JULIAN ZELIZER is a Professor of History and Public Affairs at Princeton University. He has been one of the pioneers in the revival of American political history. He is the author of Taxing America: Wilbur D. Mills, Congress, and the State, 1945-1975 (1998), On Capitol Hill: The Struggle to Reform Congress and its Consequences, 1948-2000 (2004), Arsenal of Democracy: The Politics of National Security – From World War II to the War on Terrorism (2010), and Conservatives in Power: The Reagan Years, 1981-1989 (2010). In addition to his scholarly articles and book chapters, Zelizer is a frequent commentator in the international and national media on political history and contemporary politics. He has published over four hundred op-eds, including his weekly column on CNN.Com. He has received fellowships from the Brookings Institution, the Guggenheim Foundation, and the Russell Sage Foundation. His forthcoming book is The Fierce Urgency of Now: Lyndon Johnson, Congress and the Battle for the Great Society.
Friday, February 6, 2015 - 12:00pm
PATRICK SHARKEY is an Associate Professor of Sociology at New York University. His highly praised book, Stuck in Place: Urban Neighborhoods and the End of Progress toward Racial Equality (2013) describes how, four decades after the high hopes of the Civil Rights Movement, the degree of racial inequality has barely changed. To understand what went wrong, he argues that we have to understand what has happened to African American communities over the last several decades and how political decisions and social policies have led to severe disinvestment from black neighborhoods, persistent segregation, declining economic opportunities, and a growing link between African American communities and the criminal justice system. Ultimately, he advocates urban policies that have the potential to create transformative and sustained changes in urban communities and the families that live within them, and he outlines a durable urban policy agenda to move in that direction.
Friday, March 27, 2015 - 12:00pm - 1:30pm
EVELYN BRODKIN is an Associate Professor at the University of Chicago School of Social Service Administration. A scholar of public policy and management, she examines the history, experiences, and contradictions of U.S. efforts to address poverty and inequality. Her research investigates political conflicts over social policy, how street-level organizations mediate policy and politics, and, the spread of workfare-style arrangements around the world. She takes up these issues in her co-edited book, Work and the Welfare State: Street-Level Organizations and Workfare Politics (2013), which investigates the politics and practices of the workfare in six countries. In addition, research examining the street-level organizations that bring policy to people has led to a series of publications, including, "Reflections on Street-Level Bureaucracy: Past, Present, and Future" (Public Administration Review, 2012) and a special symposium, "Putting Street-Level Organizations First: New Directions for Research" (Journal of Public Administration Research and Theory, 2011). Beyond its impact on scholarship, Brodkin's research has contributed to social welfare advocacy, policymaking, and practice. She has been invited to speak on her policy and organizational research in Australia, Denmark, France, Germany, Israel, Mexico, the Netherlands, Sweden, and the UK.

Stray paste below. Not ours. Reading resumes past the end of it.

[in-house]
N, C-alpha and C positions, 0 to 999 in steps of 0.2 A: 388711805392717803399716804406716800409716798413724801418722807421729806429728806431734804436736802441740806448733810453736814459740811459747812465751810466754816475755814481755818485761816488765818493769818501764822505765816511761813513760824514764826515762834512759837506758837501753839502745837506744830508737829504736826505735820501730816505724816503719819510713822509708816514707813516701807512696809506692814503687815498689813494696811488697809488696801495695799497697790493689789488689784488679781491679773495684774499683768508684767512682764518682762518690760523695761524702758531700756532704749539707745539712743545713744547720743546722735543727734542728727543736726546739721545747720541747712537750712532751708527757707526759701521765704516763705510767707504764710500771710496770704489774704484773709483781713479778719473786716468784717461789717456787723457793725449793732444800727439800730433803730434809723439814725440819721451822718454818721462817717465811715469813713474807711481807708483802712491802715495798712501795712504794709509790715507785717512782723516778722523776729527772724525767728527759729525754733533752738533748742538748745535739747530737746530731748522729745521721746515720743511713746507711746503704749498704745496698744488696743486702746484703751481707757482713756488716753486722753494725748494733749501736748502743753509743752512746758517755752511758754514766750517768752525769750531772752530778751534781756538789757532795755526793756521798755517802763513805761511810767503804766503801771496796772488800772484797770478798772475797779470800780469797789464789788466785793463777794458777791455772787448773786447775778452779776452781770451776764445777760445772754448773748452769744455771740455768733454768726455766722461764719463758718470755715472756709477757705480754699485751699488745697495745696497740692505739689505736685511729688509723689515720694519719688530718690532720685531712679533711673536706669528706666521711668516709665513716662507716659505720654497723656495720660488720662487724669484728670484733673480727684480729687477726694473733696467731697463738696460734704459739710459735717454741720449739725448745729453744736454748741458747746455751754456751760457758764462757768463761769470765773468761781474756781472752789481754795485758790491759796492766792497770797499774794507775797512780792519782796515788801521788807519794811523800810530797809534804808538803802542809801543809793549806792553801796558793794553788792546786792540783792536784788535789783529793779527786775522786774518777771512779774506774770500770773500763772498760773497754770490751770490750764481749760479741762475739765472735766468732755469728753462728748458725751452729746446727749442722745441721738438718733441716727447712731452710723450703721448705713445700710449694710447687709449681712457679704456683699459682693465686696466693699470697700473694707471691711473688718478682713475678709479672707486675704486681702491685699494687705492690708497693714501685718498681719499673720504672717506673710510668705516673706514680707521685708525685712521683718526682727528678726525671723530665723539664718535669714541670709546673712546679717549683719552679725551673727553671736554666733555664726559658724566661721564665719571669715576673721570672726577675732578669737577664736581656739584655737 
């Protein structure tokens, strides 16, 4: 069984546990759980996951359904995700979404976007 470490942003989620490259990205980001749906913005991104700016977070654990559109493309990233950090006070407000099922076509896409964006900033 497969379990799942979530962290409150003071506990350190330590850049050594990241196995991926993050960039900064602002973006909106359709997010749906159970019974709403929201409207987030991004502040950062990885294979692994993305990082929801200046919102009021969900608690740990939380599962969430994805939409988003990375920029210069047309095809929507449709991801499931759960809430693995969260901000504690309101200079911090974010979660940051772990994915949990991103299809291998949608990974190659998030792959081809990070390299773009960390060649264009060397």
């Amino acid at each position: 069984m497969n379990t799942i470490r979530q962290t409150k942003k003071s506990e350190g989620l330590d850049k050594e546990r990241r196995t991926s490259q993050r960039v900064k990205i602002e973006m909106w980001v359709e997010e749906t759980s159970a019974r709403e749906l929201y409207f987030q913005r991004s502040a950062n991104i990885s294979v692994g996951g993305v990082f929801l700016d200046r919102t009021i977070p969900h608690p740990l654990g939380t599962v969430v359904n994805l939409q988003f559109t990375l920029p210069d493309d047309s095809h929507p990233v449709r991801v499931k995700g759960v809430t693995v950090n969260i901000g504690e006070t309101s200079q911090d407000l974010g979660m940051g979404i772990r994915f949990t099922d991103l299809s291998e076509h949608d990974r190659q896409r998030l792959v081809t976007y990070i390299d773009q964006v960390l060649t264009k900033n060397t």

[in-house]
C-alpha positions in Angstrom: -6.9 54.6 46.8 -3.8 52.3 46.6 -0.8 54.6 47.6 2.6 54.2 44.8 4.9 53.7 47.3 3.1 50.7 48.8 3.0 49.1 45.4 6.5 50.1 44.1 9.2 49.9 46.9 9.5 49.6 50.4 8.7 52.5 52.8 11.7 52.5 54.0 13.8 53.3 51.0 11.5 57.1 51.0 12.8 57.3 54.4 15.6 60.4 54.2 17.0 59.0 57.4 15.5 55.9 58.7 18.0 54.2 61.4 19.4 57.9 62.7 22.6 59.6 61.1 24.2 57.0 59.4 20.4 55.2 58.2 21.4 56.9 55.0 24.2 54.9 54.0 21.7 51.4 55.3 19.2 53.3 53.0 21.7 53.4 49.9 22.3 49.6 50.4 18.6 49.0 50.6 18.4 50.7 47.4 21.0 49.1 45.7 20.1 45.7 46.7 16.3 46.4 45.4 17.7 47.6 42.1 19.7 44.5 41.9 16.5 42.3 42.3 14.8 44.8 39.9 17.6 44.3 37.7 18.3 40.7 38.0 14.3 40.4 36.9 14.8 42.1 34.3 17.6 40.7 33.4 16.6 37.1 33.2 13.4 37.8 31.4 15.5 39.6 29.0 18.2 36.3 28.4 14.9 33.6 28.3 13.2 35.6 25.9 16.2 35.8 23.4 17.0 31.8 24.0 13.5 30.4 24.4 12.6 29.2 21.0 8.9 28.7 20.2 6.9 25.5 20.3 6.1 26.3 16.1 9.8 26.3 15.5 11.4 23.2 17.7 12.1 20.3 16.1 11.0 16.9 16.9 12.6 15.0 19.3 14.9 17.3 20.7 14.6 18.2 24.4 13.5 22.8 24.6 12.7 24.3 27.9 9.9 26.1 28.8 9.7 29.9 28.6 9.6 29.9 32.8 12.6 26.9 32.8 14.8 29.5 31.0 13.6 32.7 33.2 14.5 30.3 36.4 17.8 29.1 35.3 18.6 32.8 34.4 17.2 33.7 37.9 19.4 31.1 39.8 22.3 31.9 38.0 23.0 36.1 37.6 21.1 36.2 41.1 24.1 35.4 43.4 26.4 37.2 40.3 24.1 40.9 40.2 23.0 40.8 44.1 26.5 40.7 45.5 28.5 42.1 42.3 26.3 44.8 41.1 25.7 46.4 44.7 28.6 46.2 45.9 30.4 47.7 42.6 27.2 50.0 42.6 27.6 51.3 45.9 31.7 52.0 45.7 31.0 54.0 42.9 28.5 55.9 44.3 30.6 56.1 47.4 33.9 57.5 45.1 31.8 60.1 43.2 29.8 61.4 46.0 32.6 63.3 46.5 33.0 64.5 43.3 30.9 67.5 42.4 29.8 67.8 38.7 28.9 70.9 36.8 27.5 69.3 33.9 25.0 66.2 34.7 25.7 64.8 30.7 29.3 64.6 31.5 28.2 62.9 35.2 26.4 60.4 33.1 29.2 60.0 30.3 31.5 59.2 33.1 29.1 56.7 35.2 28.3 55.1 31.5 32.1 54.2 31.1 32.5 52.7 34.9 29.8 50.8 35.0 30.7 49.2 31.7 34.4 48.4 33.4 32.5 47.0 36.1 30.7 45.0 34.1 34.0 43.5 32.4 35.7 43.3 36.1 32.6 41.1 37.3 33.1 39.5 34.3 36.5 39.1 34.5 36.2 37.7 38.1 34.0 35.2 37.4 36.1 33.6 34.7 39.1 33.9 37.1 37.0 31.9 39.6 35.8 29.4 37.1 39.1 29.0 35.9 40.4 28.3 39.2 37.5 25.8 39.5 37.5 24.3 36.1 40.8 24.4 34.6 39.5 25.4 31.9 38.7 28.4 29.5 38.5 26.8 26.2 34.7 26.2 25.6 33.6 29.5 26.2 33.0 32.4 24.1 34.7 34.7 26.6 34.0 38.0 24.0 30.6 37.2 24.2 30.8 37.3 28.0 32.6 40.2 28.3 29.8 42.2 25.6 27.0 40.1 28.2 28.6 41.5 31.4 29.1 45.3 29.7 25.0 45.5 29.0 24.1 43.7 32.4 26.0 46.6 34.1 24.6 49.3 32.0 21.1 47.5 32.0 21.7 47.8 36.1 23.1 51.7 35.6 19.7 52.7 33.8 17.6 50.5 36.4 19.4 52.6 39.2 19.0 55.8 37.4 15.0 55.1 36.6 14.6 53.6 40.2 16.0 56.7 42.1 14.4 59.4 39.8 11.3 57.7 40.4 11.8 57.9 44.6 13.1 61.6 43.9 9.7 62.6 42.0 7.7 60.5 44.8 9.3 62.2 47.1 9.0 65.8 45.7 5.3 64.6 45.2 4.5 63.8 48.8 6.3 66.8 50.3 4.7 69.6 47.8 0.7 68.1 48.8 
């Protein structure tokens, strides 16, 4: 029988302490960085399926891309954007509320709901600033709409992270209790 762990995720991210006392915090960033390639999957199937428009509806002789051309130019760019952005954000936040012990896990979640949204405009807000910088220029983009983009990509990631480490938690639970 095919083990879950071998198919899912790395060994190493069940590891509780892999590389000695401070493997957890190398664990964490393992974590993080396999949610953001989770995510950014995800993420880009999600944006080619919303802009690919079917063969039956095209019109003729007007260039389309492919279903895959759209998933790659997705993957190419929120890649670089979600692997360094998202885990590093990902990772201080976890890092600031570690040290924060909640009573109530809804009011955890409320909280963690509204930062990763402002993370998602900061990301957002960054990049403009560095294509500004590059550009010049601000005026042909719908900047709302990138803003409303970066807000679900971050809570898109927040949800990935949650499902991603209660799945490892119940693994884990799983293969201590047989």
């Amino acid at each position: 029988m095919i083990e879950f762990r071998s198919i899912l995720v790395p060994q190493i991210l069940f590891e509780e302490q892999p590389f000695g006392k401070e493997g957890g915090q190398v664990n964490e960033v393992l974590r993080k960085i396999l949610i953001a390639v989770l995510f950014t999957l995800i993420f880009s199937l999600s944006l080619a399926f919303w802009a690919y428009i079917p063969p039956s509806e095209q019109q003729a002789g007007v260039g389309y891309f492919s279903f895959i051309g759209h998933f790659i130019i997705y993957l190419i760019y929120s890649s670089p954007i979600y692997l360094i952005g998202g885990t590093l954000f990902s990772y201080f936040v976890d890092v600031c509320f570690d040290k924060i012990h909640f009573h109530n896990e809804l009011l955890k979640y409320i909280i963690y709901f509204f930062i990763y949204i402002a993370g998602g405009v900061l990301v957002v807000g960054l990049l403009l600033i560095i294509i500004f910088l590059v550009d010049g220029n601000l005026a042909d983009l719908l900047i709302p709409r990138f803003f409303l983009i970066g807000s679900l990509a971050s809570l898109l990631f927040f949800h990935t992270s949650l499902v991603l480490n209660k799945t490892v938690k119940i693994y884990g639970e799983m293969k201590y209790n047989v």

Friday, April 17, 2015 - 12:00pm - 1:30pm
CHIARA SARACENO is Professor Emerita at the Social Science Research Center Berlin (WZB) and an Honorary Fellow at the Collegio Carlo Alberto in Turin. She is an internationally recognized sociologist who focuses on the dynamics of family change in Italy, as well as comparative gender patterns and social policies regarding the family in Europe and beyond. She also works on poverty and anti-poverty policies in a comparative perspective. Among her recent publications are Il Welfare, il Mulino (2013); I nuovi poveri (2011); Conciliare famiglia e lavoro (with Manuela Naldini) (2011); “Towards an integrated approach for the analysis of gender equity in policies supporting paid work and care responsibilities” (with W. Keck), Demographic Research (2011); “Social inequalities in facing old-age dependency: a bi-generational perspective,” Journal of European Social Policy (2010); and “Can we identify intergenerational policy regimes in Europe?” (with W. Keck), European Societies (2010). Together with J. Lewis and A. Leira, she edited the collection Families and Family Policies (2012).